Wednesday, March 31, 2010

Geometry is in fashion!


This is a picture from Tokyo Fashion week which ended just couple days ago. Eri  Matsui collection was called "Mathematics, Art, and Fashion". Could this dress be a picture from a calculus textbook? Could the curve there be a tractrix? Then rotated around the bottom edge it would create a pseudosphere, which is a part of hyperbolic plane... or may be... Well, looks interesting.
The next picture I spotted today in German Financial Times with a story about the Tokyo Fashion Week. Mathematics clearly has been an inspiration also for designers Nao Yagi and Hokuto Katsui "mintdesign". Their "face jewelery"(???) reminds me of linkages or geometric design of the motion. More pictures here: 2010 Tokyo Fashion Week 
The Japanese fashion designers this year are doing great job of encouraging people to learn more and more about math and particularly -  geometry. Geometry in fashion appeared before but it was two-dimensional, it appeared in fabric design in 1960's and 1970's as in following pictures:




 Some revival of this kind of design can be seen in this 2008 dress from Nordstrom collection.
Japanese designer Kazuhiro Takakura graduated from university majoring in mathematics. In 2003 he launched IZREEL and made a debut as a designer himself.
Dai Fujiwara's designs are very mathematical. The whole essence of so called A-POC movement created by Issey Miyake is a mathematical description of the movement as you can see in this short video Issey Miyake A-POC inside Dai Fujiwara now is very successfully continuing this tradition. I first learned about his geometrical designs seeing this wedding dress created from origami patterns.

Last September Dai Fujiwara came to Cornell to meet with Bill Thurston because he wanted to understand Thurston's ideas about 8 possible geometries in three-dimensional space.





First he told us about A-POC principles in designing clothes. Then he explained that he became fascinated with Thurston's ideas seeing a model in his friend's math professor's office some time ago. Then he learned news about the proof of Poincare conjecture and its connection with Thurston's geometrization conjecture. He said he really wanted to celebrate these great ideas in a fashion collection.

More models were brought in the room, including some of my hyperbolic planes. Then Fujiwara and Thurston continued their discussion until late.


I was eagerly waiting what will come out of this collaboration. Dai Fujiwara's collection was shown on March 5th in Paris Fashion Week.
Here is an interview after the show with Thurston and Fujiwara. 


"We just felt that art exists also in the mathematical world, the scientific world. So next year probably... the people want to know more about where art exists, not only painting and drawing and also to see the magazine, so mathematics is coming very very close to art. So it's time to take this energy for fashion," Fujiwara told Reuters Television.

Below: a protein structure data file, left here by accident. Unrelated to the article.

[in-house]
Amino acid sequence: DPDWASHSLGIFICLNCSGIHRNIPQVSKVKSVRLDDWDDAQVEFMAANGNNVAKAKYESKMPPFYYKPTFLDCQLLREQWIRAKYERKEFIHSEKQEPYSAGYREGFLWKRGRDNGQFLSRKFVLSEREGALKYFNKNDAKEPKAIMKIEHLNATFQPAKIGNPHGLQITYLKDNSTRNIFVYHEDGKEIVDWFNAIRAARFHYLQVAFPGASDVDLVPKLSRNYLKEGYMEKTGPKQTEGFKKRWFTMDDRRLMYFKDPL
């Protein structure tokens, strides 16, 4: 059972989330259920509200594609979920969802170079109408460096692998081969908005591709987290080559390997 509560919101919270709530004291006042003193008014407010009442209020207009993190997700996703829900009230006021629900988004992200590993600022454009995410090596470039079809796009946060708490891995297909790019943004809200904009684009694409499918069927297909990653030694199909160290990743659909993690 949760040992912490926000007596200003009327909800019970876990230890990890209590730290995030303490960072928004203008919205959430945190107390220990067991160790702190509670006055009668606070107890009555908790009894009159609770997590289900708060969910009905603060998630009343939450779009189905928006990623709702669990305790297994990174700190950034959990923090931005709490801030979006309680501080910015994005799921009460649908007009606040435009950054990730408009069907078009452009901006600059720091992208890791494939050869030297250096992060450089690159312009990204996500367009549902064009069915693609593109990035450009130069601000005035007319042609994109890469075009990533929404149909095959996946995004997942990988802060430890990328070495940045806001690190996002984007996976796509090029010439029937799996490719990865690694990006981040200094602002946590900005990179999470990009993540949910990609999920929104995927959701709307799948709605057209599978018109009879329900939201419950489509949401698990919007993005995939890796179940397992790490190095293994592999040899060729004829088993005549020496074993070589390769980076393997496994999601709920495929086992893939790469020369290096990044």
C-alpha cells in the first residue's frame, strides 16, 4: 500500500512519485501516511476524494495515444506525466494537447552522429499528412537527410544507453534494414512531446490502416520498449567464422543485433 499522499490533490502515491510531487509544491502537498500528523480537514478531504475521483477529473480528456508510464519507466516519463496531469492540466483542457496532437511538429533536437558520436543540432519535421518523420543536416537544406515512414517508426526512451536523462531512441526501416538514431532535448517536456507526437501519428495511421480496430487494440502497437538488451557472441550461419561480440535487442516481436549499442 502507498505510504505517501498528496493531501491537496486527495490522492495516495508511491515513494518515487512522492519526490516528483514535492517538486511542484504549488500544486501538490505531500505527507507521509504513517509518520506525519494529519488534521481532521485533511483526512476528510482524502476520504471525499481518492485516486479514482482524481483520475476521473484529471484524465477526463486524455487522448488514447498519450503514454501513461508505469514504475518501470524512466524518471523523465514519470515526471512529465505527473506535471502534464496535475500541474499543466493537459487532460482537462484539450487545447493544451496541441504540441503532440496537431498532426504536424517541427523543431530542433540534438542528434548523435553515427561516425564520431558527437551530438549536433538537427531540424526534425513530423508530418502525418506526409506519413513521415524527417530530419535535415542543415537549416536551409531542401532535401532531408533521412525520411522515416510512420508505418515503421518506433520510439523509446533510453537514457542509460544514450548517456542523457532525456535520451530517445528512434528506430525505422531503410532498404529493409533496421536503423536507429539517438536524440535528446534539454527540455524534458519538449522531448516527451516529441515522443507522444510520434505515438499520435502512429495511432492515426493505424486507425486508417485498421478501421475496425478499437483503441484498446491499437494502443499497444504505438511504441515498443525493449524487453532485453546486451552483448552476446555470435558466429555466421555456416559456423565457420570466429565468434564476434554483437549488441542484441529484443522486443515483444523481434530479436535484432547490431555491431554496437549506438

Geometry is appearing also in designs of a rising star in design world, recent graduate from Antwerp Royal Academy of Fine Arts. First she surprised all by her knitwear designs with an unexpected twist.
As an avid knitter I am looking at this dress and trying to imagine knitted curves we teach in calculus instead of the cables. May be it would make calculus more tactile and appealing to students?

Recently Shaposhnikova, who is originally from Russia, came up with geometric sculptural designs.

She came up with a collection called Crystallographica

Sandy Black, author of Eco-Chic and Director of the Centre for Fashion Science wrote in The Independent on September 28, 2009
      My passion for the fusion of science and design developed at University. Although I learned to knit and     crochet as a child, it was while at university studying maths that my interest in knitting really developed, and I started to design and make unusual and interesting clothes. Being self-taught, I was not restricted by any boundaries and felt I could translate any idea into knitting by working out a logical way of doing it.
 This approach clearly owed something to my mathematical background, and for me, there was a natural relationship between the two. I often put many ideas and techniques together to create complex designs, many of which are are non-repetitive, and combine colour, texture and form so that the result appears totally natural. Even now as a research professor, knitting continues to be, for me, the perfect blend of creativity, craft and technology, which my education seemed to want to separate.

So - to be fashionable one has to study mathematics!




2 comments:

  1. I really liked this post!
    Does anyone know if golden ratio has been used for making clothes? any bibliography for golden ratio and fashion? or a fashion designer who has inspired of this ratio for his collections? or even about sacred geometry and fashion… thank you

    ReplyDelete